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Néstor Kirchner, Ex-Leader of Argentina, Is Dead at 60 -

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Argentine Ex-Leader Dies; Political Impact Is Murky

Dario Lopez-Mills/Associated Press

Néstor Kirchner with supporters in 2003, just before assuming Argentina’s presidency.

Published: October 27, 2010

SÃO PAULO, Brazil — Néstor Kirchner, the former president of Argentina who led his country out of a crippling economic crisis before being succeeded by his wife, died unexpectedly early Wednesday, apparently of a heart attack, opening a period of intense political uncertainty in the nation.

Enrique Marcarian/Reuters

Néstor Kirchner with his wife, President Cristina Fernández de Kirchner, in Buenos Aires in October.

After complaining of flu symptoms Tuesday night, Mr. Kirchner, 60, lost consciousness early Wednesday and was rushed to a hospital in El Calafate, a town in the southern Argentine province of Santa Cruz. Doctors there pronounced him dead at 9:15 a.m. local time, according to an official in Mr. Kirchner’s inner circle.

Luis Buonomo, the presidential doctor, said Mr. Kirchner died from sudden cardiac arrest, according to reports in Argentine newspapers. He had undergone two procedures in the past year to clear arterial blockages, the most recent in September.

Mr. Kirchner’s death, coming on a national holiday to conduct the census, throws next year’s elections and the presidency of his wife and political partner, Cristina Fernández de Kirchner, into a sudden state of flux. Not only did Mr. Kirchner and his popularity as president help her be elected, but he also exercised substantial influence behind the scenes of her government, playing a hands-on role in the running of the economy and recently serving as the head of their Peronist party.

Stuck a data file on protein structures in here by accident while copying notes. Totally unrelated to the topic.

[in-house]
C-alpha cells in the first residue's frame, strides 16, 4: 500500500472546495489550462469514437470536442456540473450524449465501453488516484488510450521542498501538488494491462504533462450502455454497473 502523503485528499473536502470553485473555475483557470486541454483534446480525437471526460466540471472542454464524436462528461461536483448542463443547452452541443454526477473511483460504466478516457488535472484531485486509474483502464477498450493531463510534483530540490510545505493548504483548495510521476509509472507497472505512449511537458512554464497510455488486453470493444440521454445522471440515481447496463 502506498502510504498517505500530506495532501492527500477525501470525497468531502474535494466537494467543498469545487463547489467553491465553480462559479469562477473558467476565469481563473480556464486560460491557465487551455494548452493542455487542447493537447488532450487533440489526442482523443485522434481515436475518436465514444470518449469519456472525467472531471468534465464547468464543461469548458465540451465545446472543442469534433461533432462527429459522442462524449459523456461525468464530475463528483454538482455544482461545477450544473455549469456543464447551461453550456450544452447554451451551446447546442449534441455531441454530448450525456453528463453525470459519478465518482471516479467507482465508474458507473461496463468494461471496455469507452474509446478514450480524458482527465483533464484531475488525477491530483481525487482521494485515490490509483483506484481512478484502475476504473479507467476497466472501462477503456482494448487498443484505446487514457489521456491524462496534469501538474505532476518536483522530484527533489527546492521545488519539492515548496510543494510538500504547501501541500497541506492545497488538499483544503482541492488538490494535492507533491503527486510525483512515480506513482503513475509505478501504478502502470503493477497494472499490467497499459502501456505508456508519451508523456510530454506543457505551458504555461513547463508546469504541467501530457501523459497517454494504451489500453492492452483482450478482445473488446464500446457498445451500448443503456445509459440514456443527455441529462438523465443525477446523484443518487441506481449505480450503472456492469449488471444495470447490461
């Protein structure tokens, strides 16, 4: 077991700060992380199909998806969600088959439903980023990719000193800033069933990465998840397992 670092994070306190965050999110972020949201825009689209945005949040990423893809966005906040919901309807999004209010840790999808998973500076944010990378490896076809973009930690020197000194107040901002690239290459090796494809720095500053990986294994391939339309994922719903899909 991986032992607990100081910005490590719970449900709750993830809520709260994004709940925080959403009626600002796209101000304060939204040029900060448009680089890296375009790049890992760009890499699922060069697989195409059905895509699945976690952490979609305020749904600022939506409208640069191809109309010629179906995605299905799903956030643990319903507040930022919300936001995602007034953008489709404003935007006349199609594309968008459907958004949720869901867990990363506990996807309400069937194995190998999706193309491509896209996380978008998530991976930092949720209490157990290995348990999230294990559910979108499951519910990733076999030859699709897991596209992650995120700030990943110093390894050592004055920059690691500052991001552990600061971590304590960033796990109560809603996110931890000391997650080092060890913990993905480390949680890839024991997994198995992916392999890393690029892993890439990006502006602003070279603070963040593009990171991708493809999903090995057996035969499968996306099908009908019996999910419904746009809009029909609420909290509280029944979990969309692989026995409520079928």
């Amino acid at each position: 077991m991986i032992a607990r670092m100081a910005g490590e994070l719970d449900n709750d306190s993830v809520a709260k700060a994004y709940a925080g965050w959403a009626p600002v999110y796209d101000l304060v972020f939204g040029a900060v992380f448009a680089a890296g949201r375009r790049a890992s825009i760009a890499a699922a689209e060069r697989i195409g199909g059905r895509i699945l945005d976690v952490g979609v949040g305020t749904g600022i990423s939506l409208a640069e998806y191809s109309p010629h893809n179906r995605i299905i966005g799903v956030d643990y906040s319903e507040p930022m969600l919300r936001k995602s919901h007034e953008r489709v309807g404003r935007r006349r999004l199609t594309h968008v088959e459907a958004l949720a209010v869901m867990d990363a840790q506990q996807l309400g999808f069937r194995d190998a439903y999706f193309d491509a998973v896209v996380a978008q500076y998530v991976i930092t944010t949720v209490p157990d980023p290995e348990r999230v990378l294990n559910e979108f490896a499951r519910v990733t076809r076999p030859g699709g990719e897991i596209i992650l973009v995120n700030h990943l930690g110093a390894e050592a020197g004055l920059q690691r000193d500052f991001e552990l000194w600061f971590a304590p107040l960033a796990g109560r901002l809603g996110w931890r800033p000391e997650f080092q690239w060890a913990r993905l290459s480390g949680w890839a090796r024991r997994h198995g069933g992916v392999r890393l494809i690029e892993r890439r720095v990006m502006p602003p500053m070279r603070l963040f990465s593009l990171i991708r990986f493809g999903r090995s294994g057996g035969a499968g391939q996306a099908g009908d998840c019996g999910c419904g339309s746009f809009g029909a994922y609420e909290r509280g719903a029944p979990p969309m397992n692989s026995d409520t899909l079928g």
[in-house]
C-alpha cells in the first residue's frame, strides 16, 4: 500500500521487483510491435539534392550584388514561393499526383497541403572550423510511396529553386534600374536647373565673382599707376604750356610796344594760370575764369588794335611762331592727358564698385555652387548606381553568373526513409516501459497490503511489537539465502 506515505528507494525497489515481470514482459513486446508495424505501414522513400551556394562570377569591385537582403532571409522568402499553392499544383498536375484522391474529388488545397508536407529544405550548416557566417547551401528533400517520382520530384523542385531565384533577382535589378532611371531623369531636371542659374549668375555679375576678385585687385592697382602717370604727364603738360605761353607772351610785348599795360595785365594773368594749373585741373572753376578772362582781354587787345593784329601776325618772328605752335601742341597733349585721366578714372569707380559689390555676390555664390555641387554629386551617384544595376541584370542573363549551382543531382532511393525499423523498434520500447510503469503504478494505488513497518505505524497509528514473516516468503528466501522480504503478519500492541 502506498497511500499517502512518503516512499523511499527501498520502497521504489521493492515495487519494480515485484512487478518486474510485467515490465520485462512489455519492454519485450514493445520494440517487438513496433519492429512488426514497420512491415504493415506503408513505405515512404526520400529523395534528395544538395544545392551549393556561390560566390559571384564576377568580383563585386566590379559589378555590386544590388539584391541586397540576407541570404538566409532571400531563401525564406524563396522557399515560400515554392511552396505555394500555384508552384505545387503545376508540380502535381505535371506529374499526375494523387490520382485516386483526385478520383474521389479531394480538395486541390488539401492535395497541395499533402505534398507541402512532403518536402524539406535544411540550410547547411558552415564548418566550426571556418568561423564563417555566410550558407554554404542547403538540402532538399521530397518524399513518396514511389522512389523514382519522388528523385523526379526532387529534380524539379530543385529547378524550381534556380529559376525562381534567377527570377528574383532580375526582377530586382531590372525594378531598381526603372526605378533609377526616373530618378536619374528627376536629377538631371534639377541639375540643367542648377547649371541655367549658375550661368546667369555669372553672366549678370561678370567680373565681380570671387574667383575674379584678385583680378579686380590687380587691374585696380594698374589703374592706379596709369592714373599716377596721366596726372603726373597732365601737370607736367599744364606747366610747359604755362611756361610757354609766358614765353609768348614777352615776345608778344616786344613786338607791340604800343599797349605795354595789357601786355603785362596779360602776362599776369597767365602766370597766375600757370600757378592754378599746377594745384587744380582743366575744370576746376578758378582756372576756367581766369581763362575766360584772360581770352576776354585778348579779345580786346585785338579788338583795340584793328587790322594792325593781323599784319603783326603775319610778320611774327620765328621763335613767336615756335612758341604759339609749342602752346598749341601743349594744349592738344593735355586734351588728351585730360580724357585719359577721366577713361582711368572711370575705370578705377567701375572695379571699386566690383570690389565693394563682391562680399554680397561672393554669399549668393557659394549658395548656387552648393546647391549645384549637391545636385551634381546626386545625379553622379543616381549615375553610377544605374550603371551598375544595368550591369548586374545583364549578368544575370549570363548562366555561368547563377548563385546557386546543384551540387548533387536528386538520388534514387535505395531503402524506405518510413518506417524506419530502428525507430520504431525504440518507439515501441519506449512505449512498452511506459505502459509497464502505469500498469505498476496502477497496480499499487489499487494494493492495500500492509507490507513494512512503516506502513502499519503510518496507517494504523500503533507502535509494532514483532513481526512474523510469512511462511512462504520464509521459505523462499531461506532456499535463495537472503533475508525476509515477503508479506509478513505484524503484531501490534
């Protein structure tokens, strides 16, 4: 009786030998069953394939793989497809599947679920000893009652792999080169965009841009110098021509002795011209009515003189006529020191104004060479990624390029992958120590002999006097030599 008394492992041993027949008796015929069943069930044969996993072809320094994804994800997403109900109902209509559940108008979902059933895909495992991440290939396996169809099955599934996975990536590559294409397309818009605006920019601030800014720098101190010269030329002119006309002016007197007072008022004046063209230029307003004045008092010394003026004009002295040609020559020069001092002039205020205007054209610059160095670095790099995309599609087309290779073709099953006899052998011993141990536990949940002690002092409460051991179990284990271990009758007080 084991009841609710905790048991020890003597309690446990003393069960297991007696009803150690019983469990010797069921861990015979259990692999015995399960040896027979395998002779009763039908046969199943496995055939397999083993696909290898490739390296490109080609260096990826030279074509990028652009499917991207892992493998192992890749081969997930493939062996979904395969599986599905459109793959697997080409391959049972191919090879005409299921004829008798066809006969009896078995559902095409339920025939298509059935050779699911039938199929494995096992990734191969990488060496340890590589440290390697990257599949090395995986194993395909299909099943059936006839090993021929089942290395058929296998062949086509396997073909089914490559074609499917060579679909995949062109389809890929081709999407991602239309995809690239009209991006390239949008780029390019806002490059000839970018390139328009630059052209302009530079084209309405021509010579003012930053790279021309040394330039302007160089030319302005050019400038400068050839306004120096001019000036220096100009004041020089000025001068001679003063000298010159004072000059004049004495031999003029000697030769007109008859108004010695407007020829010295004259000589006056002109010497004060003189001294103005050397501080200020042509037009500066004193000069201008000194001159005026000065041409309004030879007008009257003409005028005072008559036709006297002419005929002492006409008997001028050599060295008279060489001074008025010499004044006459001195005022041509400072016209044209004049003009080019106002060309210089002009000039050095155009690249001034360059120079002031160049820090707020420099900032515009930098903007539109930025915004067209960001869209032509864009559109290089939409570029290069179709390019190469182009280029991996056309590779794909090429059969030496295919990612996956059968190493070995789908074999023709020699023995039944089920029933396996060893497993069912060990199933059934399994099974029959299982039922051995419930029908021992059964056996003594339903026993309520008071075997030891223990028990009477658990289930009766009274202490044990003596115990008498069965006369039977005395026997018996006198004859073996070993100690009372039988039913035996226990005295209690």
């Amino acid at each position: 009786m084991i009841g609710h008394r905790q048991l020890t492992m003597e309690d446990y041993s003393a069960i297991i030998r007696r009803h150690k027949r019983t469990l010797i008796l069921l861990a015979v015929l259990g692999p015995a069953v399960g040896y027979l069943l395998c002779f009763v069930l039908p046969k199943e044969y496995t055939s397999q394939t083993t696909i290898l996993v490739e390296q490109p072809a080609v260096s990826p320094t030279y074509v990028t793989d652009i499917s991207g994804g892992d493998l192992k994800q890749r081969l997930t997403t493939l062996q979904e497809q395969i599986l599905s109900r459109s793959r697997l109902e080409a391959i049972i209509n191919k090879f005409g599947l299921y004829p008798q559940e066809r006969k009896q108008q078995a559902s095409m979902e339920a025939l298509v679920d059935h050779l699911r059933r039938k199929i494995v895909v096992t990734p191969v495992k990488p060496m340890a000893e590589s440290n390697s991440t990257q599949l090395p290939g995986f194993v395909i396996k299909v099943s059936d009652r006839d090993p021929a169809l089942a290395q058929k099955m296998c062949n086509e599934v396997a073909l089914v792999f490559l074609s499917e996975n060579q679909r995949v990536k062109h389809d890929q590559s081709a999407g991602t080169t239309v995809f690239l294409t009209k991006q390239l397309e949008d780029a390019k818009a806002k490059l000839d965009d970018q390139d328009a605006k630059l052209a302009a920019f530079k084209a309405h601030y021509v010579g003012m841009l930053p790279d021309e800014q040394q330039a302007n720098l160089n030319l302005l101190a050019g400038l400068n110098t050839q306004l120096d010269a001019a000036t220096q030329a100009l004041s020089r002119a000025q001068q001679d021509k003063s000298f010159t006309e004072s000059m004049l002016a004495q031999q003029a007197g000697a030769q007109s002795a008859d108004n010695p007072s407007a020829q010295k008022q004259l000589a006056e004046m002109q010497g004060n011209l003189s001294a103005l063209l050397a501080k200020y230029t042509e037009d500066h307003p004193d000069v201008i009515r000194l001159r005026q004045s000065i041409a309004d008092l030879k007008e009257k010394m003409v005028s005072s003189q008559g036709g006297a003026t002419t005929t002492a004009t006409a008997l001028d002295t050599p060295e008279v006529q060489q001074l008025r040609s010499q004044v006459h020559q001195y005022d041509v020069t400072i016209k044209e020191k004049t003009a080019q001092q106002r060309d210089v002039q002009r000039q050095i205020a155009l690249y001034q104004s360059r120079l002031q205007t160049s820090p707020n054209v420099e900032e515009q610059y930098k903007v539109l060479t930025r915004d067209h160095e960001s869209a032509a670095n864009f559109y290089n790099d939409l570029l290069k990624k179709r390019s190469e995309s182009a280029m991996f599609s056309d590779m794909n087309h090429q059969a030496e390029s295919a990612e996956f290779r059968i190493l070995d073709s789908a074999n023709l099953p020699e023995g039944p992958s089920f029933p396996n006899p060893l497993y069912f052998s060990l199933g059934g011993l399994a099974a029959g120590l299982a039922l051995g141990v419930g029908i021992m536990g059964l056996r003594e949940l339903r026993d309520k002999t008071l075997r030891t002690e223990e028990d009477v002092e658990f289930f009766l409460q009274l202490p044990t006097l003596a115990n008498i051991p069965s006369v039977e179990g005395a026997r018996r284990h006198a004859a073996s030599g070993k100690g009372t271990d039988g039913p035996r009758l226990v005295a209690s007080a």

Together they formed one of the world’s most powerful political couples, dubbed the “penguins” for Mr. Kirchner’s close association with his Patagonian home province, Santa Cruz. As president, Mrs. Kirchner was more often the public face of their partnership, while he was the master political operator, pulling the levers of the Peronist machinery. Mr. Kirchner held the disparate governing coalition intact by inspiring loyalty in lower-level politicians and unions with subsidies and patronage, and by growing the economy at a swift pace, even at the cost of inflation.

Many Argentines were also betting that he, not his wife, would run for president next year, part of what analysts frequently called the couple’s leap-frog strategy to create a lasting dynasty by passing the presidency between them for multiple terms.

His death could either bolster or hurt Mrs. Kirchner’s political prospects, analysts said. Her government was extremely unpopular in her first two years, but it has been rising in popularity in recent months amid an economy the Argentine Central Bank expects to grow by 9.5 percent this year. Recent approval ratings have hovered above 45 percent, up from the mid-30s last year.